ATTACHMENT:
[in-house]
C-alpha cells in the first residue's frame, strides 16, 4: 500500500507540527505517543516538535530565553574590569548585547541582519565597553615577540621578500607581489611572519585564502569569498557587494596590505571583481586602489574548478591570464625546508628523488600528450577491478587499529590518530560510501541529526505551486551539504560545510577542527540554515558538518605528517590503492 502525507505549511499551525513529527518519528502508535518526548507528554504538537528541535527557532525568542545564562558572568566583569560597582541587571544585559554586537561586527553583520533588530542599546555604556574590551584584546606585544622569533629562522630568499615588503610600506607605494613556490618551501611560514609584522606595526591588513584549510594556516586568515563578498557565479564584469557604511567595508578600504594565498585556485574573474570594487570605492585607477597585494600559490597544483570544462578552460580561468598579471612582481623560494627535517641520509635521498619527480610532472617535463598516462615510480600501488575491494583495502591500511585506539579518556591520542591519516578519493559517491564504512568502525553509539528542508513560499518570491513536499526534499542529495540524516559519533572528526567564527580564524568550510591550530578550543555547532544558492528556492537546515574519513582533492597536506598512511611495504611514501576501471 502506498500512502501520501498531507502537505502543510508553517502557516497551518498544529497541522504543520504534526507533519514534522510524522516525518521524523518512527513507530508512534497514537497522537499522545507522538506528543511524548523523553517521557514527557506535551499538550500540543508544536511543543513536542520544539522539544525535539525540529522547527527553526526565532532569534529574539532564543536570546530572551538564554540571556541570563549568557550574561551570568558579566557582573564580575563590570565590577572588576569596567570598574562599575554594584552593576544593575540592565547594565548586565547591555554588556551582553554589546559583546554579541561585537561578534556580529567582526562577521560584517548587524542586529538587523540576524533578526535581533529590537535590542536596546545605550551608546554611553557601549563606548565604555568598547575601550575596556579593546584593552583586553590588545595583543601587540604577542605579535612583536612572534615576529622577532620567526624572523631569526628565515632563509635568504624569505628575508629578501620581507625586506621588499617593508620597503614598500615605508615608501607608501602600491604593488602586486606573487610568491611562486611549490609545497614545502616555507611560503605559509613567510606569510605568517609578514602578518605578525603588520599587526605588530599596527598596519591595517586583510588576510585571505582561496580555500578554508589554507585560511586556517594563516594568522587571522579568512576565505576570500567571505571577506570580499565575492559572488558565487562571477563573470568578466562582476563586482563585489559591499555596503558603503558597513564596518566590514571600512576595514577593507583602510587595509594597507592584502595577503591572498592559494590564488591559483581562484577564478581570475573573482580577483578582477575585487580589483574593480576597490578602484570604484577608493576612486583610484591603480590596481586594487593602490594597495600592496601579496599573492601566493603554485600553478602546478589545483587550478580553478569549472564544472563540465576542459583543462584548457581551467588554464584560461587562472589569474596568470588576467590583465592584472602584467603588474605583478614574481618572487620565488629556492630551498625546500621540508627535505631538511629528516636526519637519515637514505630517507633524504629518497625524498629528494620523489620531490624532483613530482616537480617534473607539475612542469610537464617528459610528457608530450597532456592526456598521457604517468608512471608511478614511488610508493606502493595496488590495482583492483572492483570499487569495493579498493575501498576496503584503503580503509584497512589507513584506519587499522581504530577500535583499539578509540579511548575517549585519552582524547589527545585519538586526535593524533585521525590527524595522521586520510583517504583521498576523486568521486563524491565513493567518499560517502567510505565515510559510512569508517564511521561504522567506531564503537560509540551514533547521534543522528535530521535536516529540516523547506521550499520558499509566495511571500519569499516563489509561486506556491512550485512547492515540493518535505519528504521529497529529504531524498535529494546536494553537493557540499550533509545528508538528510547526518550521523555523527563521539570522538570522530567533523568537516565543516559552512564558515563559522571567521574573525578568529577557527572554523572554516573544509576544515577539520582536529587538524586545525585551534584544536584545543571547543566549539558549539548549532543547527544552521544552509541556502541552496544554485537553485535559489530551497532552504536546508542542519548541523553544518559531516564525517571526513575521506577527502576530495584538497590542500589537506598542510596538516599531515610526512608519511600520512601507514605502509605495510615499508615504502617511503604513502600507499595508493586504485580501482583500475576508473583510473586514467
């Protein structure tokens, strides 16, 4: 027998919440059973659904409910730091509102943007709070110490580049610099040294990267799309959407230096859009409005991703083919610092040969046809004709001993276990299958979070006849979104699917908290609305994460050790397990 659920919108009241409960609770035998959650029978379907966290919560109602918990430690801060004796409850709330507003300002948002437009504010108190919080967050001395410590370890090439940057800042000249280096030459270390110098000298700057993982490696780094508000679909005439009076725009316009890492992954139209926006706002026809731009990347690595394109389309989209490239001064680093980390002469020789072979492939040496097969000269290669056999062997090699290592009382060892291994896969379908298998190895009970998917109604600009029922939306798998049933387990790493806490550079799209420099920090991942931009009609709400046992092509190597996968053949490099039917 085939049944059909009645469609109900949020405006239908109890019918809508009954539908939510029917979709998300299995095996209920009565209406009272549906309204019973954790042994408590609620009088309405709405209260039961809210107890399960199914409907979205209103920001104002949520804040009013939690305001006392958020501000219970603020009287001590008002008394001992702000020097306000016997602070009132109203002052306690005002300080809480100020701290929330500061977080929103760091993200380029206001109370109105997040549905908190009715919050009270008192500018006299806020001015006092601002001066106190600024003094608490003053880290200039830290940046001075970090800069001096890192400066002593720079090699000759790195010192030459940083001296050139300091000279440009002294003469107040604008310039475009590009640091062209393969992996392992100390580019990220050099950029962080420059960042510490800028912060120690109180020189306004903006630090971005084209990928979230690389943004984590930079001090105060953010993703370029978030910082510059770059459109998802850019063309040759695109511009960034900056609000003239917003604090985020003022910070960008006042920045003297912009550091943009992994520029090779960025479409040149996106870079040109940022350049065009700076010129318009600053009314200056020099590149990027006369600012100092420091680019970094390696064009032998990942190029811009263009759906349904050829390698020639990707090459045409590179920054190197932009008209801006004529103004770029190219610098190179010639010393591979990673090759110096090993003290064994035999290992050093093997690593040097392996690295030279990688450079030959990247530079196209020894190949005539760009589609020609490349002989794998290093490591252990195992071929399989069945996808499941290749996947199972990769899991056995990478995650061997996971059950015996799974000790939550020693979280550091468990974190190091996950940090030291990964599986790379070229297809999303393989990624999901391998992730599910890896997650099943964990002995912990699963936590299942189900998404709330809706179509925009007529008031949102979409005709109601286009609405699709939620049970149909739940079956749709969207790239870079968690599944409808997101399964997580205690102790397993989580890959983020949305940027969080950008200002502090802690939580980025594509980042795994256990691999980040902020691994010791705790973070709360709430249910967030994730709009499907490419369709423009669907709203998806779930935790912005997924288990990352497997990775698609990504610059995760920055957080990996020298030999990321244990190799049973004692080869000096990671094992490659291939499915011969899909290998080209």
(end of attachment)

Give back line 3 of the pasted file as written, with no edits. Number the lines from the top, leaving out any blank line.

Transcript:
């Protein structure tokens, strides 16, 4: 027998919440059973659904409910730091509102943007709070110490580049610099040294990267799309959407230096859009409005991703083919610092040969046809004709001993276990299958979070006849979104699917908290609305994460050790397990 659920919108009241409960609770035998959650029978379907966290919560109602918990430690801060004796409850709330507003300002948002437009504010108190919080967050001395410590370890090439940057800042000249280096030459270390110098000298700057993982490696780094508000679909005439009076725009316009890492992954139209926006706002026809731009990347690595394109389309989209490239001064680093980390002469020789072979492939040496097969000269290669056999062997090699290592009382060892291994896969379908298998190895009970998917109604600009029922939306798998049933387990790493806490550079799209420099920090991942931009009609709400046992092509190597996968053949490099039917 085939049944059909009645469609109900949020405006239908109890019918809508009954539908939510029917979709998300299995095996209920009565209406009272549906309204019973954790042994408590609620009088309405709405209260039961809210107890399960199914409907979205209103920001104002949520804040009013939690305001006392958020501000219970603020009287001590008002008394001992702000020097306000016997602070009132109203002052306690005002300080809480100020701290929330500061977080929103760091993200380029206001109370109105997040549905908190009715919050009270008192500018006299806020001015006092601002001066106190600024003094608490003053880290200039830290940046001075970090800069001096890192400066002593720079090699000759790195010192030459940083001296050139300091000279440009002294003469107040604008310039475009590009640091062209393969992996392992100390580019990220050099950029962080420059960042510490800028912060120690109180020189306004903006630090971005084209990928979230690389943004984590930079001090105060953010993703370029978030910082510059770059459109998802850019063309040759695109511009960034900056609000003239917003604090985020003022910070960008006042920045003297912009550091943009992994520029090779960025479409040149996106870079040109940022350049065009700076010129318009600053009314200056020099590149990027006369600012100092420091680019970094390696064009032998990942190029811009263009759906349904050829390698020639990707090459045409590179920054190197932009008209801006004529103004770029190219610098190179010639010393591979990673090759110096090993003290064994035999290992050093093997690593040097392996690295030279990688450079030959990247530079196209020894190949005539760009589609020609490349002989794998290093490591252990195992071929399989069945996808499941290749996947199972990769899991056995990478995650061997996971059950015996799974000790939550020693979280550091468990974190190091996950940090030291990964599986790379070229297809999303393989990624999901391998992730599910890896997650099943964990002995912990699963936590299942189900998404709330809706179509925009007529008031949102979409005709109601286009609405699709939620049970149909739940079956749709969207790239870079968690599944409808997101399964997580205690102790397993989580890959983020949305940027969080950008200002502090802690939580980025594509980042795994256990691999980040902020691994010791705790973070709360709430249910967030994730709009499907490419369709423009669907709203998806779930935790912005997924288990990352497997990775698609990504610059995760920055957080990996020298030999990321244990190799049973004692080869000096990671094992490659291939499915011969899909290998080209």